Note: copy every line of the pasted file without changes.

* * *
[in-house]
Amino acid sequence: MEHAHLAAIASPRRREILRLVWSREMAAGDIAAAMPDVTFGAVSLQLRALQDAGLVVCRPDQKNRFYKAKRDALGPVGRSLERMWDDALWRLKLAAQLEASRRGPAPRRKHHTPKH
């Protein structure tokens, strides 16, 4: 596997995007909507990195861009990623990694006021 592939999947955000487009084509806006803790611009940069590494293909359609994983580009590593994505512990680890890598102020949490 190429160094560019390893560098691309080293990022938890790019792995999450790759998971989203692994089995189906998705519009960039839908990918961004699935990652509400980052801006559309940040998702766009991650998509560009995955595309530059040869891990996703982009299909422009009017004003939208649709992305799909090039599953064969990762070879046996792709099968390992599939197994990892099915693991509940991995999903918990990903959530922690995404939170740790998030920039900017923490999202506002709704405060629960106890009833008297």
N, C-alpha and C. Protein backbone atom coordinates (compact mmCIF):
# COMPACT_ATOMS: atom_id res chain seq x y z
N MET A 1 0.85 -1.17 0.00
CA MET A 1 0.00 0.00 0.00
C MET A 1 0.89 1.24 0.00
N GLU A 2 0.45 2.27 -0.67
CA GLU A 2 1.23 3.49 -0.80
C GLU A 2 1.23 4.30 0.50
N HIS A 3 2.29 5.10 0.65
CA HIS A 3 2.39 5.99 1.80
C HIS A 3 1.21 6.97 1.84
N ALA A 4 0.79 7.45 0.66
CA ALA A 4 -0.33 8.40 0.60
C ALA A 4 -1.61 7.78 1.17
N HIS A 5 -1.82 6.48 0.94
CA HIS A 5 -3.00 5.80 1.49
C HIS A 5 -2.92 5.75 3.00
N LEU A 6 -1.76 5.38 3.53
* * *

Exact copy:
[in-house]
Amino acid sequence: MEHAHLAAIASPRRREILRLVWSREMAAGDIAAAMPDVTFGAVSLQLRALQDAGLVVCRPDQKNRFYKAKRDALGPVGRSLERMWDDALWRLKLAAQLEASRRGPAPRRKHHTPKH
């Protein structure tokens, strides 16, 4: 596997995007909507990195861009990623990694006021 592939999947955000487009084509806006803790611009940069590494293909359609994983580009590593994505512990680890890598102020949490 190429160094560019390893560098691309080293990022938890790019792995999450790759998971989203692994089995189906998705519009960039839908990918961004699935990652509400980052801006559309940040998702766009991650998509560009995955595309530059040869891990996703982009299909422009009017004003939208649709992305799909090039599953064969990762070879046996792709099968390992599939197994990892099915693991509940991995999903918990990903959530922690995404939170740790998030920039900017923490999202506002709704405060629960106890009833008297």
N, C-alpha and C. Protein backbone atom coordinates (compact mmCIF):
# COMPACT_ATOMS: atom_id res chain seq x y z
N MET A 1 0.85 -1.17 0.00
CA MET A 1 0.00 0.00 0.00
C MET A 1 0.89 1.24 0.00
N GLU A 2 0.45 2.27 -0.67
CA GLU A 2 1.23 3.49 -0.80
C GLU A 2 1.23 4.30 0.50
N HIS A 3 2.29 5.10 0.65
CA HIS A 3 2.39 5.99 1.80
C HIS A 3 1.21 6.97 1.84
N ALA A 4 0.79 7.45 0.66
CA ALA A 4 -0.33 8.40 0.60
C ALA A 4 -1.61 7.78 1.17
N HIS A 5 -1.82 6.48 0.94
CA HIS A 5 -3.00 5.80 1.49
C HIS A 5 -2.92 5.75 3.00
N LEU A 6 -1.76 5.38 3.53